AFL Blog Week 4 part 2: Religion is the opiate of the masses

This week we look at one of the most famous critiques on religion in general from Karl Marx, who is famously quoted calling religion the opiate of the masses, or the opium of the people.

While I have some thoughts on that – and we’ll get there – I want to engage with some other stuff he says first.

  1. He says society produces religion, which he calls an “inverted consciousness” from and “inverted world.” I don’t think there’s anything false about this statement, though I feel like it’s meant to be offensive in some way…I’m not sure. First of all, sure, I’d agree in large part that society, or the state, in some way creates religion – they certainly use religion as a means to many ends. But, really what religion is is humanity’s way to try and get close, or stay close to God. The roots of the word are the same for ligament, which of course are the things that tie our bones together so we don’t fall apart. So religion is a way to try and hold on to what we know of God, thus all the rules and rituals and whatnot. But remember that Jesus rebuked the religious leaders because their religion had led them far from what it was meant to; far from the heart of God.

So to say that society or people create religion is accurate. I mean, sure God gives the          commandments and other mandates in the Bible, but the way by which they are carried out or ensured is what creates religion.

And as far as the “inverted” statements go, I’m guessing he means that religious people, Christians in particular, are upside down, or perhaps he means more like backward instead of upside down, but I think Kingdom people would agree – that we’re upside down, not backward.

That’s exactly what Jesus did – he flipped religion on it’s head and showed that the Kingdom way is opposite to what they all thought it was. We ARE inverted people because following Christ is counter cultural to the world.


2. Later he calls religion a “fantastic realization of the human essence” meaning that religion is fantasy created by humans because “the human essence has not acquired any true reality.” I guess what he means is that because humanity has no true reality we have created religion AS our reality. Marx goes on to claim that religion is merely “illusionary happiness” and he demands for us to find our “real happiness.”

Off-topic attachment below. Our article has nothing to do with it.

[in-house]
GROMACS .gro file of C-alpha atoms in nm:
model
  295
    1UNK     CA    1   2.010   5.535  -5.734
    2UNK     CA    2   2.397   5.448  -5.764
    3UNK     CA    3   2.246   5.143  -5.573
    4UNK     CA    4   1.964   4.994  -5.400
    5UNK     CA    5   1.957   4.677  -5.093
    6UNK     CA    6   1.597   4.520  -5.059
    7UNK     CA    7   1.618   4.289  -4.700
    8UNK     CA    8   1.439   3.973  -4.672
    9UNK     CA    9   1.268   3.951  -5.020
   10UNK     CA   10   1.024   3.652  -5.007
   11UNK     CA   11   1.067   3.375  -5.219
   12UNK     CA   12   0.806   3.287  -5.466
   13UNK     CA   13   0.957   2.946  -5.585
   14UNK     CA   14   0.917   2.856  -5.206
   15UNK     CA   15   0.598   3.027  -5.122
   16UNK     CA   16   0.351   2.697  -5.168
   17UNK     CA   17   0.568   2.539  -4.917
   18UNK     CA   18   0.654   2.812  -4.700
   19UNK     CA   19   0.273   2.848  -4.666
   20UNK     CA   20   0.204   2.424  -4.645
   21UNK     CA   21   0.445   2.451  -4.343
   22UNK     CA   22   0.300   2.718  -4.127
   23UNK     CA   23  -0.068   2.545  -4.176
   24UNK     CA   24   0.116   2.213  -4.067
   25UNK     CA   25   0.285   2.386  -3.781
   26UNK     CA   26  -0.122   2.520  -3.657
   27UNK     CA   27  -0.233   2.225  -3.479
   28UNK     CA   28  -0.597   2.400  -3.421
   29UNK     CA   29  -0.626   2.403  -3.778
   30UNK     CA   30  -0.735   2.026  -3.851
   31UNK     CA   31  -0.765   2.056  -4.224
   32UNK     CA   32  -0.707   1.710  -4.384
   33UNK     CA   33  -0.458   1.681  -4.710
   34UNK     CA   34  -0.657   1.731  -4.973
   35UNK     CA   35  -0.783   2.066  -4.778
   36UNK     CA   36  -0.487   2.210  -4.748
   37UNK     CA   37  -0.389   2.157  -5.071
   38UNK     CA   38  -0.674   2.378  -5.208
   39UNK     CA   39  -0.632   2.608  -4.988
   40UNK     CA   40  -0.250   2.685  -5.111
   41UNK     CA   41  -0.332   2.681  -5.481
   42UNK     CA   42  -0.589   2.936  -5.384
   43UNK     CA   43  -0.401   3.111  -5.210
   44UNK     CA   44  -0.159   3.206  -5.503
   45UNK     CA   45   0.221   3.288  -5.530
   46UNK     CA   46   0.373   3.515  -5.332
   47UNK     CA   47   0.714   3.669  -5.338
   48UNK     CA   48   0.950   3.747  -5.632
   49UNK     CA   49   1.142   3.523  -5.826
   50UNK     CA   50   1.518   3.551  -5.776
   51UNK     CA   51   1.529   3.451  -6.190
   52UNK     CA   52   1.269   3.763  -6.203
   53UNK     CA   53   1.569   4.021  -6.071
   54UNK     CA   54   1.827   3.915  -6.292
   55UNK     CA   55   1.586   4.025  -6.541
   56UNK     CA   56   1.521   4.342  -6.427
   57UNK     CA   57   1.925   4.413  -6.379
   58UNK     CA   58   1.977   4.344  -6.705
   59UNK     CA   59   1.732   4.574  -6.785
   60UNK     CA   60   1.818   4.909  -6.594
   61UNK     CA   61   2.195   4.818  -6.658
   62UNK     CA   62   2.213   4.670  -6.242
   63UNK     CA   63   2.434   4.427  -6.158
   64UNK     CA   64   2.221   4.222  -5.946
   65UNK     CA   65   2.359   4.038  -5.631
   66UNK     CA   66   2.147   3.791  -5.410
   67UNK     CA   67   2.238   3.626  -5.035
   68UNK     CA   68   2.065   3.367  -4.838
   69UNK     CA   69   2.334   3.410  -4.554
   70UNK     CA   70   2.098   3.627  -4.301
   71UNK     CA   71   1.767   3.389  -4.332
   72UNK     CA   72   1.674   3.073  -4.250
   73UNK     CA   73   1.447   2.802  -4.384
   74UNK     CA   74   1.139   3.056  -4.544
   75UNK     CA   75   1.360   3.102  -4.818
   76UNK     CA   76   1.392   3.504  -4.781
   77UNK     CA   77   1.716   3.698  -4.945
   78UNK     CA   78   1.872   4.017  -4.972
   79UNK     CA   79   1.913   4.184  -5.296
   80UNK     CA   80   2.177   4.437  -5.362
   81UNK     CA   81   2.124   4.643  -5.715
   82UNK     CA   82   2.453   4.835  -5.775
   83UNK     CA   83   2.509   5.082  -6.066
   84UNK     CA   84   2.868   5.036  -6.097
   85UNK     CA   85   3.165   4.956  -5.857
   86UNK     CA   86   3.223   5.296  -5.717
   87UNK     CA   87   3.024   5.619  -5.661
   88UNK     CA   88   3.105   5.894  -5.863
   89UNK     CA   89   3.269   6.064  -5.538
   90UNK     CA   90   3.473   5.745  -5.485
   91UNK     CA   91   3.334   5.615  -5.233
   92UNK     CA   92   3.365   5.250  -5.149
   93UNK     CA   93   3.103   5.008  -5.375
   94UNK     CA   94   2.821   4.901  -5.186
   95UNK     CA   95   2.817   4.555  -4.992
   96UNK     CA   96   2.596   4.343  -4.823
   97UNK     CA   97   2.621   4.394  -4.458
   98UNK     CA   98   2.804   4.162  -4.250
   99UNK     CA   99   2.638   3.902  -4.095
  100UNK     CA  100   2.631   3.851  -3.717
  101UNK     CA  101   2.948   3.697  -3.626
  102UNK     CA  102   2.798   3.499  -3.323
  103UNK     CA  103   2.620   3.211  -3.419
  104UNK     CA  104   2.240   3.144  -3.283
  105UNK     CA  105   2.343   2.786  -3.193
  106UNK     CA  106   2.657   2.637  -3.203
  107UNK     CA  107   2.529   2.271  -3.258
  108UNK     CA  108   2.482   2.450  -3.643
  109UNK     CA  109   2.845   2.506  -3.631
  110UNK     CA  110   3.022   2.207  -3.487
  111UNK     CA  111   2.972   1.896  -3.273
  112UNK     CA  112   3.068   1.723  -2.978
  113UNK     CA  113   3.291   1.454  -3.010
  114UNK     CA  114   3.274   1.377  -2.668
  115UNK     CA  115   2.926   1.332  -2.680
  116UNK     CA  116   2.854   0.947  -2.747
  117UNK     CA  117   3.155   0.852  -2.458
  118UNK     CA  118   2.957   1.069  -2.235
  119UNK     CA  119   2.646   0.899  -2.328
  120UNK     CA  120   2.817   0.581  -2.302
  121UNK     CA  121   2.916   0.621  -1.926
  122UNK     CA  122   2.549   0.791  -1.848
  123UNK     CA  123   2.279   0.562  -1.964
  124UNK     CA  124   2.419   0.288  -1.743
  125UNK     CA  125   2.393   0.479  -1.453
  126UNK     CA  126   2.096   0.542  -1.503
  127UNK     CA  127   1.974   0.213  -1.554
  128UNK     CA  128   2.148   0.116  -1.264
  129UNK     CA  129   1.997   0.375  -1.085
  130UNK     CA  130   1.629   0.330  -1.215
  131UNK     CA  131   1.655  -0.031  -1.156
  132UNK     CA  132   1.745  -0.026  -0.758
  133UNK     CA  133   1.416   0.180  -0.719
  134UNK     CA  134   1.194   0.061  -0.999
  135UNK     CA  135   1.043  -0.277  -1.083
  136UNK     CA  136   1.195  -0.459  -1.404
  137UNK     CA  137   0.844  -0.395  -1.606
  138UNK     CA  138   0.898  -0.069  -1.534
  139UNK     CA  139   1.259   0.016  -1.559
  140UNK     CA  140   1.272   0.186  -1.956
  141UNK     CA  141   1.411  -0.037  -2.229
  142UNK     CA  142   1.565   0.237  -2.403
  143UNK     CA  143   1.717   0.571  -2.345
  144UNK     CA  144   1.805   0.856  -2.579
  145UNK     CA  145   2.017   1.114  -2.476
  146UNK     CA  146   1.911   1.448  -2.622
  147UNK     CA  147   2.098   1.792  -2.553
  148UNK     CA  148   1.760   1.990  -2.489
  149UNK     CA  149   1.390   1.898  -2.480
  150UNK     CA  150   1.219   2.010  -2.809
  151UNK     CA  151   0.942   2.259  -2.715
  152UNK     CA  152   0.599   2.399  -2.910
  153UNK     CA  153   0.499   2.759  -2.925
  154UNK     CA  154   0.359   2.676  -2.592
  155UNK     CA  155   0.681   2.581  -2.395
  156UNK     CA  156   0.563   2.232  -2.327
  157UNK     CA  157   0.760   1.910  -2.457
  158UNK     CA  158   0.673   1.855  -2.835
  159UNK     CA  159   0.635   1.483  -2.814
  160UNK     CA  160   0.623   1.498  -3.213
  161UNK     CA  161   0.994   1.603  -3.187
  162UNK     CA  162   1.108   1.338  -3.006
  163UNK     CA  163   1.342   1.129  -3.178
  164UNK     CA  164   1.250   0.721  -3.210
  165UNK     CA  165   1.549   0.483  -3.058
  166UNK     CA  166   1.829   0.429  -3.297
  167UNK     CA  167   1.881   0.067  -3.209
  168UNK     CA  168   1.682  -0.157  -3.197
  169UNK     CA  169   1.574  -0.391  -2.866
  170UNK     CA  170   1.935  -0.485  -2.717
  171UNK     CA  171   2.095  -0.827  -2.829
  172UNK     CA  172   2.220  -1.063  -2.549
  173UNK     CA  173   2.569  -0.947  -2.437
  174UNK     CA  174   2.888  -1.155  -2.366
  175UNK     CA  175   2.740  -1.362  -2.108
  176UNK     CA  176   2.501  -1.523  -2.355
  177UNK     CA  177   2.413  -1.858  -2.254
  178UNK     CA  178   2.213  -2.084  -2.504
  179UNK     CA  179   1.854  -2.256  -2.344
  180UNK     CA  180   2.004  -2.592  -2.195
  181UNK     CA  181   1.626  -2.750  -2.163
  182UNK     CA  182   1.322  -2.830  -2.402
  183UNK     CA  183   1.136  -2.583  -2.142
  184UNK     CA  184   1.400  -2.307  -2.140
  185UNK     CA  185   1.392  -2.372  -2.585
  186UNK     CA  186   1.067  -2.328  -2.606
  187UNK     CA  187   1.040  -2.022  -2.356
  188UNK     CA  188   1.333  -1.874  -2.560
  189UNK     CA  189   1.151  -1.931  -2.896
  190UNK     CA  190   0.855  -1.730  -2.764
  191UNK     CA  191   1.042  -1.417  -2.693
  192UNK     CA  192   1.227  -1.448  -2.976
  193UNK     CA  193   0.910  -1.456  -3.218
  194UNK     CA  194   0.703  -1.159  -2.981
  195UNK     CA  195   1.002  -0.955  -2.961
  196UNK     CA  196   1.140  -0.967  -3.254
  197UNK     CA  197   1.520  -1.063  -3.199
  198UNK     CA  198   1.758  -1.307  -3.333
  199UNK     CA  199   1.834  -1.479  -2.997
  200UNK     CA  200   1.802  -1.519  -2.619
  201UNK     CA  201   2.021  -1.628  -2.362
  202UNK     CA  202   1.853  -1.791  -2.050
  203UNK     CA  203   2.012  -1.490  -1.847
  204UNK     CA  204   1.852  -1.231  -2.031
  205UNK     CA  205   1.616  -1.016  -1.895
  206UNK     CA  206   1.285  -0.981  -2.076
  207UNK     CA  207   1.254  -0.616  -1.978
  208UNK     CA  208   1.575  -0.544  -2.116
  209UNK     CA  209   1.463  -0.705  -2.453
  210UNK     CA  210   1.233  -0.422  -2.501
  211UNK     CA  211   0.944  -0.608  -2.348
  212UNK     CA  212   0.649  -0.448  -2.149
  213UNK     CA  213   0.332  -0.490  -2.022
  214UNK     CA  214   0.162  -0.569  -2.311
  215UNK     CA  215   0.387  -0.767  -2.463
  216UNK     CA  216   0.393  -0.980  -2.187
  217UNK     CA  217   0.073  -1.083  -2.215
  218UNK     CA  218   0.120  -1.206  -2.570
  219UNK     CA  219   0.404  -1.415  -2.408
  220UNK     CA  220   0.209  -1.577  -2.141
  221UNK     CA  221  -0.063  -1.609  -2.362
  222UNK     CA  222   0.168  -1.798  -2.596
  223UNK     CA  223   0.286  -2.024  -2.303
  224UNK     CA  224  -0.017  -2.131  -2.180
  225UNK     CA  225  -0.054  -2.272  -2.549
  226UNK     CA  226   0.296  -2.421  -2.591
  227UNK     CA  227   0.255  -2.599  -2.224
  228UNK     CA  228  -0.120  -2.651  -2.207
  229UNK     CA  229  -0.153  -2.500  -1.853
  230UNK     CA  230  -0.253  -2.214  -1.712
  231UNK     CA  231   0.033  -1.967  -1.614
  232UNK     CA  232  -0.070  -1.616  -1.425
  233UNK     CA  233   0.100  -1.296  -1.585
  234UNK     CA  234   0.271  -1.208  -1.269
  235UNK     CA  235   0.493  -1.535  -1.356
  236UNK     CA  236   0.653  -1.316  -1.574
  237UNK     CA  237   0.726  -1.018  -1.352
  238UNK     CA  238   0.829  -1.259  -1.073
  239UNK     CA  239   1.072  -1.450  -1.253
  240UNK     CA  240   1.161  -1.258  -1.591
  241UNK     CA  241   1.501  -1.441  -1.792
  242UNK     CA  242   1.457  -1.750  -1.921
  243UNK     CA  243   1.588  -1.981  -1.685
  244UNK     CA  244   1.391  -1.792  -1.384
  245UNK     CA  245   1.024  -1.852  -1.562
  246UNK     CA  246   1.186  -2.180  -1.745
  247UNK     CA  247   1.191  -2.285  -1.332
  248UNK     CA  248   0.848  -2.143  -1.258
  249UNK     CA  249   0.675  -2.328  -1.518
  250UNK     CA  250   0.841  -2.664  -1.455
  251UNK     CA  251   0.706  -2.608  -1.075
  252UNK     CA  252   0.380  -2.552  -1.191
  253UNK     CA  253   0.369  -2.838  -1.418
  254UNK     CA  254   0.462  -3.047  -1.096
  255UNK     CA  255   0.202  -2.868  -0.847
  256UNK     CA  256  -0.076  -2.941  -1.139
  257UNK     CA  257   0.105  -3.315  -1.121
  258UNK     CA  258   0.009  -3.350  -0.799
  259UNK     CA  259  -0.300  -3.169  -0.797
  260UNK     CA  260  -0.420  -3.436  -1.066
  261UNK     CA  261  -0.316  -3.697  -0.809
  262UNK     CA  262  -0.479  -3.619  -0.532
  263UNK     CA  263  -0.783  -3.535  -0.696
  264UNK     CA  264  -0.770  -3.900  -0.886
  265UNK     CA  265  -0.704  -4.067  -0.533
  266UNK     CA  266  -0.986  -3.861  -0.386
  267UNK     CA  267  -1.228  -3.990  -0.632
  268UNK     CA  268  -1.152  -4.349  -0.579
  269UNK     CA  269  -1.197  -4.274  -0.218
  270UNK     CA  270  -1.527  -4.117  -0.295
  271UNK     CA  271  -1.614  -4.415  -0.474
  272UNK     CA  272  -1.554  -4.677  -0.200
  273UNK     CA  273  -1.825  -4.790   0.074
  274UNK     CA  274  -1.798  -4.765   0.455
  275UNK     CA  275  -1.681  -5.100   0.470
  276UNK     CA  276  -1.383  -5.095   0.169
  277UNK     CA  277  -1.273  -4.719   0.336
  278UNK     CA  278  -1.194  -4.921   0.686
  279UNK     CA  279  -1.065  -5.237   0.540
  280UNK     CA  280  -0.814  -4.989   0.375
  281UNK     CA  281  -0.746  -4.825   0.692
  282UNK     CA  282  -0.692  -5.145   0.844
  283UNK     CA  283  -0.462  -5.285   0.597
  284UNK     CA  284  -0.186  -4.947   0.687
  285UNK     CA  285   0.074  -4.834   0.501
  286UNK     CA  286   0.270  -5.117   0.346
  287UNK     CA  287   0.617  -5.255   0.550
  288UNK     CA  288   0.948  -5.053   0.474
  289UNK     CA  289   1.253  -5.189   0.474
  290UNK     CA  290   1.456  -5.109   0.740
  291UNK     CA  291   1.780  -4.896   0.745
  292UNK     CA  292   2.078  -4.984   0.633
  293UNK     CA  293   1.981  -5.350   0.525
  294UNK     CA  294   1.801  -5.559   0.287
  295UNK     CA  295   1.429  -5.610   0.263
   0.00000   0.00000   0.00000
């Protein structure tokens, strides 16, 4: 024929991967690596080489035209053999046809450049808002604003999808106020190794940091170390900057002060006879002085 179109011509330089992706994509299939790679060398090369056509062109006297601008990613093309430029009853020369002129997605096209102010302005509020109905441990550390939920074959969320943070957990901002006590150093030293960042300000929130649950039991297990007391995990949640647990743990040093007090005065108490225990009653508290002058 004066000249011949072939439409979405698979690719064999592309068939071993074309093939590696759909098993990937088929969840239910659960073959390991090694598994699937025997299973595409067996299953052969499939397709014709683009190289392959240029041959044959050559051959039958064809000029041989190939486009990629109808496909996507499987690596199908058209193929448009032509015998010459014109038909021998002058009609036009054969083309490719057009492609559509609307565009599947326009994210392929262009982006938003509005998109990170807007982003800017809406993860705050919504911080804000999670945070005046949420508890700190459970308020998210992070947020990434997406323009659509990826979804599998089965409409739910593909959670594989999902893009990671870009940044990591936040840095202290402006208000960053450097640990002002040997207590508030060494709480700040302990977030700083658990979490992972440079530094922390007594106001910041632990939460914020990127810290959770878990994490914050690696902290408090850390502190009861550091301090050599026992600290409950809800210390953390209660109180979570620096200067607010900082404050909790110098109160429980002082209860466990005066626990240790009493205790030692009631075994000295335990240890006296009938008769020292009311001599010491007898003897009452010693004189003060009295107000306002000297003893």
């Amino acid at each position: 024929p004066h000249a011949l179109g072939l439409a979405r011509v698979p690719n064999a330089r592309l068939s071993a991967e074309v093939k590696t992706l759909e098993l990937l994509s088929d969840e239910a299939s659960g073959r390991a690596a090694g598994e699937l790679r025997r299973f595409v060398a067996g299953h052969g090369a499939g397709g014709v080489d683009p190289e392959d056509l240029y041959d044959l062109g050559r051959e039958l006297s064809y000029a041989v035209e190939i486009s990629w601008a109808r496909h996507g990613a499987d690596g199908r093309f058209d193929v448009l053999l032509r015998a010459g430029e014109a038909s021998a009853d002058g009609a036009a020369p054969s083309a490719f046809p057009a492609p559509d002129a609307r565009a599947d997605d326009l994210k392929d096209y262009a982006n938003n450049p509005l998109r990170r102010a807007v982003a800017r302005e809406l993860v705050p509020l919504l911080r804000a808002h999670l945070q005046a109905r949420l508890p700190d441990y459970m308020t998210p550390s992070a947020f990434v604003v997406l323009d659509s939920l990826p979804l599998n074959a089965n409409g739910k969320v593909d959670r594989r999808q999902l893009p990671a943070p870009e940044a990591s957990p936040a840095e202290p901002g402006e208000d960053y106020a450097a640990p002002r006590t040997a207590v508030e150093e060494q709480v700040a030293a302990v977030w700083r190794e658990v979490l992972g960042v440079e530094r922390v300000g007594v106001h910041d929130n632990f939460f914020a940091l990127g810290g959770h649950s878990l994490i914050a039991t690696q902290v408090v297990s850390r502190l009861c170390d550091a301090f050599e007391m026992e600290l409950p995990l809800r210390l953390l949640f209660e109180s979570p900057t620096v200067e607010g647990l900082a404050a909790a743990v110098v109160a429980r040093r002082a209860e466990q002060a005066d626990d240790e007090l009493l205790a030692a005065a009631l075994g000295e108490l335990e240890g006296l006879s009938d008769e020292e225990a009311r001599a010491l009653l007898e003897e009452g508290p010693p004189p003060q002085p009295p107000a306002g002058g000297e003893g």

but I wonder what this real happiness is. What happiness do we have in and of ourselves? What hope, Mr. Marx, do we have in this devastatingly broken world we live in? What “real” happiness do you speak of? Are we to find happiness in a world that is void of the divine, therefore meaning that all evil in the world is actually justified? What happiness is there for the poor when the rich get richer because of the way the system is set up? Is it happiness to find marriages broken up due to infidelity? Why not? I’m sure the sex made the one person happy, and if we are only making up our own rules in life to find the happiness of human kind, where is the line drawn?

I just have a hard time trying to envisage this “happiness” he hopes we’ll find in humanity, when humanity is so distorted.

But this is part of the “opium of the people” thing; He says we all buy into religion because it appeases our fears and angers, it gives us common ground and we allow ourselves to be governed by it. It suppress us and keeps us from finding, what he’d call, true happiness, I guess, but again, I just don’t know what it is he sees for humanity – anarchy?


3. It all basically boils down to Marx’s proposal that religion is just an illusion; something made up to put people into groups in order to control them. I guess it’s seen as brainwashing or whatever. He claims that by criticizing religion, we will become disillusioned, meaning we will no longer rely on the illusion and thus we’ll see some sort of truth that exists outside of religion (I just want to say to this point, I’m okay with the idea of criticizing religion to find truth – it’s more criticizing faith or the person of Jesus that I think is dangerous. However I think that’s probably more likely what he’s actually getting at.).

Basically Marx argues that if we get rid of the illusion of religion we will find the true selves; we will revolve around ourselves instead of around a religion, we will govern ourselves instead of being governed by religion. In short, it’s all an illusion and truth is found by discarding it.


But this all reminds me of a quote from a famous French poet, Charles Boudelaire – “The finest trick of the devil is to persuade you he doesn’t exist.” or as Verbal Kent says it…



Anyway, I guess, I kinda get what Marx is saying to a degree, and of course I’m going to fundamentally disagree too because I’m a believer, right? But I just come back to the quote, which I love: “The greatest trick the Devil ever pulled was convincing the world he didn’t exist.” That’s like this. Has the Devil convinced Marx that he doesn’t exist, and therefore neither does God or the need for religion? Maybe. sounds like it. and that’s a dangerous thing.



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